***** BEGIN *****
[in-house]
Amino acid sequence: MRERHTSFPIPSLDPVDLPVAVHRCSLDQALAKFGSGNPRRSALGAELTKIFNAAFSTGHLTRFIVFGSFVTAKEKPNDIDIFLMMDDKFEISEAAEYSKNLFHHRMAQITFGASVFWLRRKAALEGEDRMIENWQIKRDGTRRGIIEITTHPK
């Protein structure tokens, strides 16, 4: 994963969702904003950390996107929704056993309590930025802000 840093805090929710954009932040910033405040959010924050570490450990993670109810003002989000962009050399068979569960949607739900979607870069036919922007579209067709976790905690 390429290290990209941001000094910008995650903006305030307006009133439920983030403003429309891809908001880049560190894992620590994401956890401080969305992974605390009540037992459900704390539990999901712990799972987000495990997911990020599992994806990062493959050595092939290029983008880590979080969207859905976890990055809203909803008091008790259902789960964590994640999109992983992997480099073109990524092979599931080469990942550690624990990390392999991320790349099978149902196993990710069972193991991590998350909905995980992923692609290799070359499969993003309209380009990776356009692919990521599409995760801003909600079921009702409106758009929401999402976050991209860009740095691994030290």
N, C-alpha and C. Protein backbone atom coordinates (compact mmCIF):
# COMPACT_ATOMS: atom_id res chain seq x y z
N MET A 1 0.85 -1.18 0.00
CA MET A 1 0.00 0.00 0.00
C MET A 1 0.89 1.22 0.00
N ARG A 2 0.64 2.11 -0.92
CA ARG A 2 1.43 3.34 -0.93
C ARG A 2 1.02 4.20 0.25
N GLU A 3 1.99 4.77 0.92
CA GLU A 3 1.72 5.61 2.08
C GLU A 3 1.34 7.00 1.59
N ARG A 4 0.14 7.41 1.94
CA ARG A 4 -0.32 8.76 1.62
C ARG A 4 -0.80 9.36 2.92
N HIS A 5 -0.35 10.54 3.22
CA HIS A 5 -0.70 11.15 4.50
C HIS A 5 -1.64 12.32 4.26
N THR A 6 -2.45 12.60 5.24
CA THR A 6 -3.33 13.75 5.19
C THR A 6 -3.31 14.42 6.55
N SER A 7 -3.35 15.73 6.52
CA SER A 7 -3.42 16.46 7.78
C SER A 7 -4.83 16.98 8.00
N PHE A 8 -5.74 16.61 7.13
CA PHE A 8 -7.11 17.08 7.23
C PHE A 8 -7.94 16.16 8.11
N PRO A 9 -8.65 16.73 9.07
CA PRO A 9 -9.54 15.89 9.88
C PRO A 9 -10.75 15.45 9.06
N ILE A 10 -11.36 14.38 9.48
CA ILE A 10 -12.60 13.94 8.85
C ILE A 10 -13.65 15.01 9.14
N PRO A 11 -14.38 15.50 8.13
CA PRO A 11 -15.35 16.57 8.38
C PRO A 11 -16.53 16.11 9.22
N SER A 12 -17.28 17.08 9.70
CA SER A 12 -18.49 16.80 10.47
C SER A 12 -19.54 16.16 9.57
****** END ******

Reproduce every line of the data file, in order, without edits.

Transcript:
[in-house]
Amino acid sequence: MRERHTSFPIPSLDPVDLPVAVHRCSLDQALAKFGSGNPRRSALGAELTKIFNAAFSTGHLTRFIVFGSFVTAKEKPNDIDIFLMMDDKFEISEAAEYSKNLFHHRMAQITFGASVFWLRRKAALEGEDRMIENWQIKRDGTRRGIIEITTHPK
């Protein structure tokens, strides 16, 4: 994963969702904003950390996107929704056993309590930025802000 840093805090929710954009932040910033405040959010924050570490450990993670109810003002989000962009050399068979569960949607739900979607870069036919922007579209067709976790905690 390429290290990209941001000094910008995650903006305030307006009133439920983030403003429309891809908001880049560190894992620590994401956890401080969305992974605390009540037992459900704390539990999901712990799972987000495990997911990020599992994806990062493959050595092939290029983008880590979080969207859905976890990055809203909803008091008790259902789960964590994640999109992983992997480099073109990524092979599931080469990942550690624990990390392999991320790349099978149902196993990710069972193991991590998350909905995980992923692609290799070359499969993003309209380009990776356009692919990521599409995760801003909600079921009702409106758009929401999402976050991209860009740095691994030290």
N, C-alpha and C. Protein backbone atom coordinates (compact mmCIF):
# COMPACT_ATOMS: atom_id res chain seq x y z
N MET A 1 0.85 -1.18 0.00
CA MET A 1 0.00 0.00 0.00
C MET A 1 0.89 1.22 0.00
N ARG A 2 0.64 2.11 -0.92
CA ARG A 2 1.43 3.34 -0.93
C ARG A 2 1.02 4.20 0.25
N GLU A 3 1.99 4.77 0.92
CA GLU A 3 1.72 5.61 2.08
C GLU A 3 1.34 7.00 1.59
N ARG A 4 0.14 7.41 1.94
CA ARG A 4 -0.32 8.76 1.62
C ARG A 4 -0.80 9.36 2.92
N HIS A 5 -0.35 10.54 3.22
CA HIS A 5 -0.70 11.15 4.50
C HIS A 5 -1.64 12.32 4.26
N THR A 6 -2.45 12.60 5.24
CA THR A 6 -3.33 13.75 5.19
C THR A 6 -3.31 14.42 6.55
N SER A 7 -3.35 15.73 6.52
CA SER A 7 -3.42 16.46 7.78
C SER A 7 -4.83 16.98 8.00
N PHE A 8 -5.74 16.61 7.13
CA PHE A 8 -7.11 17.08 7.23
C PHE A 8 -7.94 16.16 8.11
N PRO A 9 -8.65 16.73 9.07
CA PRO A 9 -9.54 15.89 9.88
C PRO A 9 -10.75 15.45 9.06
N ILE A 10 -11.36 14.38 9.48
CA ILE A 10 -12.60 13.94 8.85
C ILE A 10 -13.65 15.01 9.14
N PRO A 11 -14.38 15.50 8.13
CA PRO A 11 -15.35 16.57 8.38
C PRO A 11 -16.53 16.11 9.22
N SER A 12 -17.28 17.08 9.70
CA SER A 12 -18.49 16.80 10.47
C SER A 12 -19.54 16.16 9.57